A Reflection for the Nineteenth Sunday in Ordinary Time

Readings (Year C):

Wisdom 18:6–9
Psalms 33:1, 12, 18 – 19, 20 – 22
Hebrews 11:1 – 2, 8 – 19
Luke 12:32 – 48

Reflection: How do you work for liberation?

Three words or phrases from today’s readings jump out at me and seem to provide the unifying context for the selections: ‘courage’, ‘faith’ and ‘fear not’.

I’ve been thinking about dystopia a lot lately. There seems to be a lot to worry about these days. The rise of Christian nationalism and blatant white supremacy – and the marriage of the two. The current and likely to worsen climate crisis. The slow collapse of democracy. Stories of women and girls unable to obtain medication for autoimmune diseases as a result of Dobbs Supreme Court decision.

Our first reading today points to such a time in the life of the Hebrew people. Enslaved by the Egyptians and going through the last plague before the Passover, the Hebrew people had gone through so much without the promise of victory.

How often do we think of the actual experiences of the Hebrew people before the Exodus?


What would it have been like to see your entire community doing hard physical labor and returning home each day exhausted with little energy for anything beyond survival?

What might it have been like for every mother to face the loss of her child at birth because a selfish dictator ordered the death of all Hebrew baby boys?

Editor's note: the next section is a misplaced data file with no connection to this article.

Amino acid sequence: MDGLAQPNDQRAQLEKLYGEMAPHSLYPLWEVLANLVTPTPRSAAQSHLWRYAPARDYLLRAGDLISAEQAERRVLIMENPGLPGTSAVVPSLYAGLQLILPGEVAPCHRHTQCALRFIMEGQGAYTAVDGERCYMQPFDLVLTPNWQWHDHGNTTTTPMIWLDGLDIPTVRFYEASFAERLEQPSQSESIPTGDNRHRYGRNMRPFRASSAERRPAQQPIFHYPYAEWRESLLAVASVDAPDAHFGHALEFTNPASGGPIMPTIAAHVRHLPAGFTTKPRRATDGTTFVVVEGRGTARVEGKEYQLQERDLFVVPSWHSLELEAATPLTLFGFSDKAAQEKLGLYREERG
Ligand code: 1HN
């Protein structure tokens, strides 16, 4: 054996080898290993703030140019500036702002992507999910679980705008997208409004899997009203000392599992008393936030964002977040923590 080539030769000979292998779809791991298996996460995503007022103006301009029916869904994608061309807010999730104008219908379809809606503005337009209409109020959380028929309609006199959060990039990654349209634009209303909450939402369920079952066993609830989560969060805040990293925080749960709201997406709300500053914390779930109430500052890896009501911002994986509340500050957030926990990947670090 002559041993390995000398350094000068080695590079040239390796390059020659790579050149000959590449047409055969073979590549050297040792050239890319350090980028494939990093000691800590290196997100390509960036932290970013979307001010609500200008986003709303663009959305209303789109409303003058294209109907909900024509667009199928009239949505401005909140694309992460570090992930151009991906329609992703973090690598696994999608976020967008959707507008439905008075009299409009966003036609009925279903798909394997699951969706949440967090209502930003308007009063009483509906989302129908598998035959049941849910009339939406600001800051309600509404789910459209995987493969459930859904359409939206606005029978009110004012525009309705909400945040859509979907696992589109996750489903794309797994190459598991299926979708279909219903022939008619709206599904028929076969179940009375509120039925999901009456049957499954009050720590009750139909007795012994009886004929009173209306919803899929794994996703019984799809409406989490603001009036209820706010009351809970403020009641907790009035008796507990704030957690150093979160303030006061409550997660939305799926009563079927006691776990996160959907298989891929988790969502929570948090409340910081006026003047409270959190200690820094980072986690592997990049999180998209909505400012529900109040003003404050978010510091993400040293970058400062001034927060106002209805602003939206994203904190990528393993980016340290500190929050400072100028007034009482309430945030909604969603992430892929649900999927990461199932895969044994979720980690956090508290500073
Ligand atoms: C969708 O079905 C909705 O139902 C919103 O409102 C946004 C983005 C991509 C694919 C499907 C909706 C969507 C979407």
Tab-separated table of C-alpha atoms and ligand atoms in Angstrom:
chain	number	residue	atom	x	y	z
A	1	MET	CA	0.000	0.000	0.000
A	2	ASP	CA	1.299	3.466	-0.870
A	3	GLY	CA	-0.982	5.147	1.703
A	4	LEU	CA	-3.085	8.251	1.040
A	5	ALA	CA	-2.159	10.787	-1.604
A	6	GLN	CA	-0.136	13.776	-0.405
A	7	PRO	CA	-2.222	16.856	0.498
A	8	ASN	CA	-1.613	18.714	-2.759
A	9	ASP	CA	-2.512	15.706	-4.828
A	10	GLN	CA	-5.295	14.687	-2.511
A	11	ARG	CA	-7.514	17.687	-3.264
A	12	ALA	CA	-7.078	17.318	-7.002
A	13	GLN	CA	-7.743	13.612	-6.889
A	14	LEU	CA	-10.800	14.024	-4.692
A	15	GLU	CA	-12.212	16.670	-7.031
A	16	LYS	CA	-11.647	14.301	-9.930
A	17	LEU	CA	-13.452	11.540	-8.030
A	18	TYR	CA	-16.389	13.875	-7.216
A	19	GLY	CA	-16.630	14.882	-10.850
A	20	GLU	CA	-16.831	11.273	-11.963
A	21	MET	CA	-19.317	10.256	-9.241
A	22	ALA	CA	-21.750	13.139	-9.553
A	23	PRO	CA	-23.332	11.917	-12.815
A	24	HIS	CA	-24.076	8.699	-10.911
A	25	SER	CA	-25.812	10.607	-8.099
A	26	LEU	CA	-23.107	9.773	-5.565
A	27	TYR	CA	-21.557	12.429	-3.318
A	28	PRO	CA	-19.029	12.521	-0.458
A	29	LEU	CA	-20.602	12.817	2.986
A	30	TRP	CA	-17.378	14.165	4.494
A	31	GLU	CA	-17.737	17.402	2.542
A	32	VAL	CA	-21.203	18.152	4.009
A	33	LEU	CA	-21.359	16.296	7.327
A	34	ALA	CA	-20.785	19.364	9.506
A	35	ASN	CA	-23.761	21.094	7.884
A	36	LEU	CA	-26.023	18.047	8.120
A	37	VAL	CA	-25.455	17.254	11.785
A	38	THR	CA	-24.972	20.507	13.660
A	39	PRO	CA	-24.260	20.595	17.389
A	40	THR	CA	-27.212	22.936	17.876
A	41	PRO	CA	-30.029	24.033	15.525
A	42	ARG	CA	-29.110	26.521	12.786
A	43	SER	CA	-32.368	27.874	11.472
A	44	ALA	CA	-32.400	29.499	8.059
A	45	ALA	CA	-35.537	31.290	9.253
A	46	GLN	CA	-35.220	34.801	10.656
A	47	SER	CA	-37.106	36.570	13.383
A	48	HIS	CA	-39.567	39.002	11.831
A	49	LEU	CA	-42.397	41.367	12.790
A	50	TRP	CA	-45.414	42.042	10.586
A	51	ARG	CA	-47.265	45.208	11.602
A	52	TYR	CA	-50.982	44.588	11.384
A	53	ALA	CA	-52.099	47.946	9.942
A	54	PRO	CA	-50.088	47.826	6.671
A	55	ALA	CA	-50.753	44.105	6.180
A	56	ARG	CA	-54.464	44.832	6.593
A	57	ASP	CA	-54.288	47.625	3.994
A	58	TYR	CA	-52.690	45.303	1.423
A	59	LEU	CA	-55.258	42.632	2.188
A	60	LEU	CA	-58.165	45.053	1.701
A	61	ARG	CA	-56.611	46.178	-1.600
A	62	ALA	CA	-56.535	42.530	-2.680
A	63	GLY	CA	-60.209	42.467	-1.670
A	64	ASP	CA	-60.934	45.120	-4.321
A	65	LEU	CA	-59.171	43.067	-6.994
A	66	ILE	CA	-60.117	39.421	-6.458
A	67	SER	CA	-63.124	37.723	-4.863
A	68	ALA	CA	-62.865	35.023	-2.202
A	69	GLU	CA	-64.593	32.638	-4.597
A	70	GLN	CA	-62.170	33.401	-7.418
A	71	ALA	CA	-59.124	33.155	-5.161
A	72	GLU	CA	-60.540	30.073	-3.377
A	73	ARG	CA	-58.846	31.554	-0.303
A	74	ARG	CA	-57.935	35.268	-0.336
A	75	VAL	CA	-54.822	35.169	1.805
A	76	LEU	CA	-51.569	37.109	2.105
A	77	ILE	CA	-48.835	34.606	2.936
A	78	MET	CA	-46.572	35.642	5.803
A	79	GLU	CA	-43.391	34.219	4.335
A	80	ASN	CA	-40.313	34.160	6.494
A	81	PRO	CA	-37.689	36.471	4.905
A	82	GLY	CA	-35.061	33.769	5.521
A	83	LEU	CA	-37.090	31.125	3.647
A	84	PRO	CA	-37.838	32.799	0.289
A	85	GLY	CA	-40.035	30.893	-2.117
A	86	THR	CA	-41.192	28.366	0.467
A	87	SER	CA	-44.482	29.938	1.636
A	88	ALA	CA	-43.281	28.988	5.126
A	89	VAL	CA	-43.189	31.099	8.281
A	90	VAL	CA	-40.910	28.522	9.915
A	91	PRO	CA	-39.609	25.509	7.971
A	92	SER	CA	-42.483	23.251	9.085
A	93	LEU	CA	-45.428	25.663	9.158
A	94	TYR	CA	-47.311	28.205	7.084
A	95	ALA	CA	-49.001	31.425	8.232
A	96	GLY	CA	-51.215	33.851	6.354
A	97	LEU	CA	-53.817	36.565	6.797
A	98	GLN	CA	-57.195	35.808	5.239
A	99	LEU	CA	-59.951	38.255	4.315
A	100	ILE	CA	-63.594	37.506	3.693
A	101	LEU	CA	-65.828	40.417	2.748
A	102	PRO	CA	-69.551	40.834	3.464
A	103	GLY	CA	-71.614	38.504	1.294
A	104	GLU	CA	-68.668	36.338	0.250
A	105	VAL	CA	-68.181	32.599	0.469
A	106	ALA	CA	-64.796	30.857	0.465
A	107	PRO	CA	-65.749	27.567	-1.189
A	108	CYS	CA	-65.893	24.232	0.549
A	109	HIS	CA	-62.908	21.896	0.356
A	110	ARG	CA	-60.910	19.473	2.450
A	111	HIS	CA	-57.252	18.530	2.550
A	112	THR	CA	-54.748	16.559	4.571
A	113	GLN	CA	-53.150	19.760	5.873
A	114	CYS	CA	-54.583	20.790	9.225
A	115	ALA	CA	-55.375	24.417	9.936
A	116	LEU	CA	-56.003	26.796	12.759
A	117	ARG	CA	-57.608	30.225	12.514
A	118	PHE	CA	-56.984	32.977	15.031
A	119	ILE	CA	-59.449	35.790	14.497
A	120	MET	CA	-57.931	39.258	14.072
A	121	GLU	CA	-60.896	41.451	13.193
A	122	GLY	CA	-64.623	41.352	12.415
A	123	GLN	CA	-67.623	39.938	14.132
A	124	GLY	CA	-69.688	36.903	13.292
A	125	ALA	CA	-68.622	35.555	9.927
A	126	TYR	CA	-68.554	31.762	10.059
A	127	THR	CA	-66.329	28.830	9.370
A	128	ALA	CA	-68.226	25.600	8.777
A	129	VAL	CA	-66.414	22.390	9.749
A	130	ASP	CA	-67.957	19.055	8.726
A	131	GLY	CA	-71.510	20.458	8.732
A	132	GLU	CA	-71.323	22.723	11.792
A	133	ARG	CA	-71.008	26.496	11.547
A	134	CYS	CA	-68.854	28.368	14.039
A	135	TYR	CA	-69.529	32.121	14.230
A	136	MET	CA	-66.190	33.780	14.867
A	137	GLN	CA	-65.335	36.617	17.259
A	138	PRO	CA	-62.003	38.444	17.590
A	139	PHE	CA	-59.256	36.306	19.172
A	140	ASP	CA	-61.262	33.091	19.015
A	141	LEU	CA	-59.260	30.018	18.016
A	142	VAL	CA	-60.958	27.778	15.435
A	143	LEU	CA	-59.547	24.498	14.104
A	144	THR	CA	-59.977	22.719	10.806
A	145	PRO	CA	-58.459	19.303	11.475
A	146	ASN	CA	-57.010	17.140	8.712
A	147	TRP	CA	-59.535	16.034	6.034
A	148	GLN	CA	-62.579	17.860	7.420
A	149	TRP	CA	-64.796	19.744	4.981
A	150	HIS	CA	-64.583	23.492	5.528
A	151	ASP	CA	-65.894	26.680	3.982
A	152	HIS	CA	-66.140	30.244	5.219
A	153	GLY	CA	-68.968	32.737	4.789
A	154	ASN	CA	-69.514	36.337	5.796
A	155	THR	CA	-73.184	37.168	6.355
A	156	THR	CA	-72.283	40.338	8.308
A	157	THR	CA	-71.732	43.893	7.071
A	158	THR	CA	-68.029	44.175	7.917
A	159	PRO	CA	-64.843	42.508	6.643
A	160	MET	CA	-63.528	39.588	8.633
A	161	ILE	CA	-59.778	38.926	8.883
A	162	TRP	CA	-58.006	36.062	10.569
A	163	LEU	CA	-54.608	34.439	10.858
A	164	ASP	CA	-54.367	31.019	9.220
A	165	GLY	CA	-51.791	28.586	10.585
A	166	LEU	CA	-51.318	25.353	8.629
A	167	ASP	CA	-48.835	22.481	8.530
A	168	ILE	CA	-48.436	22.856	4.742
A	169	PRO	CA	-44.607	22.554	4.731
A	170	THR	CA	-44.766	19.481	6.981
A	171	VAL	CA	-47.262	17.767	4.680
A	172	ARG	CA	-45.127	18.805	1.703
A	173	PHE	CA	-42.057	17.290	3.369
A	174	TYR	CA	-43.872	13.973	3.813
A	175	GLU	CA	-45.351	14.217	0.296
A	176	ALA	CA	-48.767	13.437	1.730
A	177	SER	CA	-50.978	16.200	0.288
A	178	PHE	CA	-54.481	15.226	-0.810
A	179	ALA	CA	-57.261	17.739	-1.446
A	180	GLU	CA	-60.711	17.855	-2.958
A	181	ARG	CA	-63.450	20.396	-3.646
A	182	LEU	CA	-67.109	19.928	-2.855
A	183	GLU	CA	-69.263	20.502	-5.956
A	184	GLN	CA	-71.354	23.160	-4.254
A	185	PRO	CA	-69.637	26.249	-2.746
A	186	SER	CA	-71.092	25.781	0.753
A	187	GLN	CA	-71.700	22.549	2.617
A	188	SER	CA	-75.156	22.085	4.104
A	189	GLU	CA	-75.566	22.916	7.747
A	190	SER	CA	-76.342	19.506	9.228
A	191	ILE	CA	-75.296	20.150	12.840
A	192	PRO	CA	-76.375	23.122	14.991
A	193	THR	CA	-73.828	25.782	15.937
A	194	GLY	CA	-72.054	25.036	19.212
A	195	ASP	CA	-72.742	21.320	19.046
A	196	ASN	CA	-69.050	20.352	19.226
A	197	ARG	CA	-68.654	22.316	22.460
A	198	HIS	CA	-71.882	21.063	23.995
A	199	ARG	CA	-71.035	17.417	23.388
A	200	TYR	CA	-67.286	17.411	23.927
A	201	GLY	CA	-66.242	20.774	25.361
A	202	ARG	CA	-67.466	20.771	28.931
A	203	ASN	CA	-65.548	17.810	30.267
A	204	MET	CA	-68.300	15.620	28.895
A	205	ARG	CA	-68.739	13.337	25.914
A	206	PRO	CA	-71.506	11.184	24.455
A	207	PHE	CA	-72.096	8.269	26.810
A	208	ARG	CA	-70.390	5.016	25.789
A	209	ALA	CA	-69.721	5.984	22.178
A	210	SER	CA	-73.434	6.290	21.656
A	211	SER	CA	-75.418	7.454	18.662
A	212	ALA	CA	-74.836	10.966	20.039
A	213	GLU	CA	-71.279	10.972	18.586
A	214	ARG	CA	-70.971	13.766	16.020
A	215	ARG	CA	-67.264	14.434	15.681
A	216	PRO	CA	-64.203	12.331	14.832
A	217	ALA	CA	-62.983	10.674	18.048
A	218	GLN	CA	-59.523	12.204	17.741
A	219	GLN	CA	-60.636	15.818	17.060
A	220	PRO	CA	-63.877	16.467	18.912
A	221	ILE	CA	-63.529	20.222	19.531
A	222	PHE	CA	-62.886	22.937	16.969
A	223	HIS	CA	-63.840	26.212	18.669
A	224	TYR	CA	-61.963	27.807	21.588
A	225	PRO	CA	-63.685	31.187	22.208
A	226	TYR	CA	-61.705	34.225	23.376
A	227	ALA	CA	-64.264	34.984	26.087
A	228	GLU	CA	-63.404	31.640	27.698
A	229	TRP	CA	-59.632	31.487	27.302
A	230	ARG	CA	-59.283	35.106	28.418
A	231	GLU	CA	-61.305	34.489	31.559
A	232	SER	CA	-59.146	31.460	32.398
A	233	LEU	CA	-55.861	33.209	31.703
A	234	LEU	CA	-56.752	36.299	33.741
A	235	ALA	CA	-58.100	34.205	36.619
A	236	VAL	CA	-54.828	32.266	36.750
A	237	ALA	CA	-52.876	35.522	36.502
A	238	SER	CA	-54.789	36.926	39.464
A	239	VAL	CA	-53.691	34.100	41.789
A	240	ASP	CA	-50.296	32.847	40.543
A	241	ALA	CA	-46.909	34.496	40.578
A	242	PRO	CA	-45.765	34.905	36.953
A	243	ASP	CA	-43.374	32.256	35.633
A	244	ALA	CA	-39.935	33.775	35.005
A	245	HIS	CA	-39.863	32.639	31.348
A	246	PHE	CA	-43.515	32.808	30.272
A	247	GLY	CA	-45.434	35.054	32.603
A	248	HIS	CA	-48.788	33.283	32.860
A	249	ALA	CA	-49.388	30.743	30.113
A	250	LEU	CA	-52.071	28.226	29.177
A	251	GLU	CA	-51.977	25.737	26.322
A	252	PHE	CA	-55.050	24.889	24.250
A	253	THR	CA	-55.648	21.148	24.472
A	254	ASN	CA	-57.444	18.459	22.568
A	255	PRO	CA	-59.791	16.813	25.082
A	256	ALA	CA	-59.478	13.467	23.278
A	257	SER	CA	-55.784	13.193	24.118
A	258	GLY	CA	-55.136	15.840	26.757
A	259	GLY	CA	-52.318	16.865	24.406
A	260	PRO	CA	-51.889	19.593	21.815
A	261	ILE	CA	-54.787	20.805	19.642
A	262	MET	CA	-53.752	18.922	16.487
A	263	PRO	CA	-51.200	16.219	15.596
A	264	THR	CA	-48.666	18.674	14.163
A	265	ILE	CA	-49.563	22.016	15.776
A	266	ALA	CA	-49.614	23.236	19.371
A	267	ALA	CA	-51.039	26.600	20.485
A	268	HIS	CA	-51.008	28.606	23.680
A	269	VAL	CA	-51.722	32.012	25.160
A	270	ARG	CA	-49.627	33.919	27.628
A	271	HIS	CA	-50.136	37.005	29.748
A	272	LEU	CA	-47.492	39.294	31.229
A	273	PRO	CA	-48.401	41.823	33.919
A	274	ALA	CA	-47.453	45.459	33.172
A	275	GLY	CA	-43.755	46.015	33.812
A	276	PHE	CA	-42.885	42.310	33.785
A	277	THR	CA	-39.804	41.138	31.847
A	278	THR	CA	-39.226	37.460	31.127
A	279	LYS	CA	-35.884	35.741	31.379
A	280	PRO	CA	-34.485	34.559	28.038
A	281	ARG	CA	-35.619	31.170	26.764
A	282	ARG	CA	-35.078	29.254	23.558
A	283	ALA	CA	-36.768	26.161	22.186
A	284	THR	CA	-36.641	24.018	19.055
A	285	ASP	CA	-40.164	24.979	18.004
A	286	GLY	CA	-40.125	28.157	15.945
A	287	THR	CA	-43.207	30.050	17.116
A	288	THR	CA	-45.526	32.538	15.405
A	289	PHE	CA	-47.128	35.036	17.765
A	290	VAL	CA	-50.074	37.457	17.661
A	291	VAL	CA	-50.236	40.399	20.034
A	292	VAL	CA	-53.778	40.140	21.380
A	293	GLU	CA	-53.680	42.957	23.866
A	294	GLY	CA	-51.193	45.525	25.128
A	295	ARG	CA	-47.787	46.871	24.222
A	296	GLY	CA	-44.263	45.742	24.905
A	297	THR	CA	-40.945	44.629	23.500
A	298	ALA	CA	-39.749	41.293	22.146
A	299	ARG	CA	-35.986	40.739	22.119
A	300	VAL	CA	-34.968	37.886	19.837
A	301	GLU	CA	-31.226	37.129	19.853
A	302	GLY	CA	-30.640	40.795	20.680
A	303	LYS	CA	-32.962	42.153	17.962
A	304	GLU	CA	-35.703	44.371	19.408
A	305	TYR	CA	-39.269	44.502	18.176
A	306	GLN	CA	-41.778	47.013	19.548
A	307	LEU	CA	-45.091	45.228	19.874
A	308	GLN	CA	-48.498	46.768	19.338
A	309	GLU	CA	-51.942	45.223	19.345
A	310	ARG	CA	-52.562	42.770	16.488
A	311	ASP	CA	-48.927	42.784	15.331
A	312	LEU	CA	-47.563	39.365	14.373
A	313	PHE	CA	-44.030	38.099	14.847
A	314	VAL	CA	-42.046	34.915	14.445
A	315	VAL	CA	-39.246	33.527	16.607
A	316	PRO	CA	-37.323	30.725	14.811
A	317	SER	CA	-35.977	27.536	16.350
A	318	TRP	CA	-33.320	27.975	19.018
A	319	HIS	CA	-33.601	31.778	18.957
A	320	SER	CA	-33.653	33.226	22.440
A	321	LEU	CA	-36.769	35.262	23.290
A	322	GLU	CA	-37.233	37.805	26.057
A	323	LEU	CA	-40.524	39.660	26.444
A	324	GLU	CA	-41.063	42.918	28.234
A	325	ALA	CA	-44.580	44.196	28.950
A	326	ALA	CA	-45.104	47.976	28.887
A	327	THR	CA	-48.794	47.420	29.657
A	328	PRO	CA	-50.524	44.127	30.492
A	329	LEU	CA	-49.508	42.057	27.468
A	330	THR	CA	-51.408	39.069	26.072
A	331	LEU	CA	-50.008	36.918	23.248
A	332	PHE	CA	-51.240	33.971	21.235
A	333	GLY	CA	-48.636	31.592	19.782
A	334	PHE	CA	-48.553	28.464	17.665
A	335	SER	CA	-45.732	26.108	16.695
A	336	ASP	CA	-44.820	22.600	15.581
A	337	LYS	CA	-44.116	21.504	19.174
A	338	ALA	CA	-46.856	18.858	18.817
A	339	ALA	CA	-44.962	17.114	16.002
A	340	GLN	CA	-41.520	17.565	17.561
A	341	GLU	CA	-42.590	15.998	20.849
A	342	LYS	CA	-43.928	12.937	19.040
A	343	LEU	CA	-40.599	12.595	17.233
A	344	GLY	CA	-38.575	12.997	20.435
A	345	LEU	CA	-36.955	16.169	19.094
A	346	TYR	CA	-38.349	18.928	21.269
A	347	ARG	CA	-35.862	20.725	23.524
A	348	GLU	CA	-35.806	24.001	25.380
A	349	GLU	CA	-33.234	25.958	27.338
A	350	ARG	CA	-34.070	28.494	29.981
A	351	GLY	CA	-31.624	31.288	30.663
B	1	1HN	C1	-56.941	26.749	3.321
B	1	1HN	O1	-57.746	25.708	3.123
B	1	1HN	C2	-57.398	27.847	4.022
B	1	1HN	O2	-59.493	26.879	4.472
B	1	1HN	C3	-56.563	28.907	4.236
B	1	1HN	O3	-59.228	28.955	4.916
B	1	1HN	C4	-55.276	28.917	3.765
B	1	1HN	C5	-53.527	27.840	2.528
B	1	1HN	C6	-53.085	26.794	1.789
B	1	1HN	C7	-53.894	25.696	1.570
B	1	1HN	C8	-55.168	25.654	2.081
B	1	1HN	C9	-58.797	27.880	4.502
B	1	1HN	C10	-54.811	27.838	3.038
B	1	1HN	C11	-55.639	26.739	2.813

What kind of faith did it take for Moses’ mother and sister to hide him in the reeds, unaware of what the future held for him and them?

This is the context of the Hebrew people when they were warned of the Passover so that they “have courage,” as our first reading says.

Meanwhile, Pharaoh and his court lived in luxury. His daughter could quietly take a bath among the reeds of the river, assisted by several servants.

The dystopia, it seems, simply depends on which side of the socio-political and economic power structures you are on.

It was therefore in a dystopian context that the People of God worked to reverse injustice. Emphasis on work. Liberating practice is hard work. As the first reading of Wisdom says, “in secret the holy children of the good offered sacrifices and implemented the divine institution with one accord.”

As with Abraham, we do not know where we will end up as a nation and as a world in the days, months and years to come. What are we willing to give up “in faith” to go where God calls us?

I suggest that today’s readings provide us with an opportunity to reflect on these questions:

Which side of power do you live on? How do the socio-political and economic institutions of our world serve you? How do you use your power and privilege in service of your own liberation and the liberation of others? How do you work to “implement the divine institution” of liberation and justice?

“Blessed be the people whom God has chosen to belong to God.” God chose the Hebrews. God chose the Palestinians of Judea. God chose the oppressed and those who are marginalized in every society. Will you be among the Blessed?

As Jesus says in today’s gospel, “much will be demanded of the person to whom much has been entrusted, and even more will be demanded of the person to whom more has been entrusted.”

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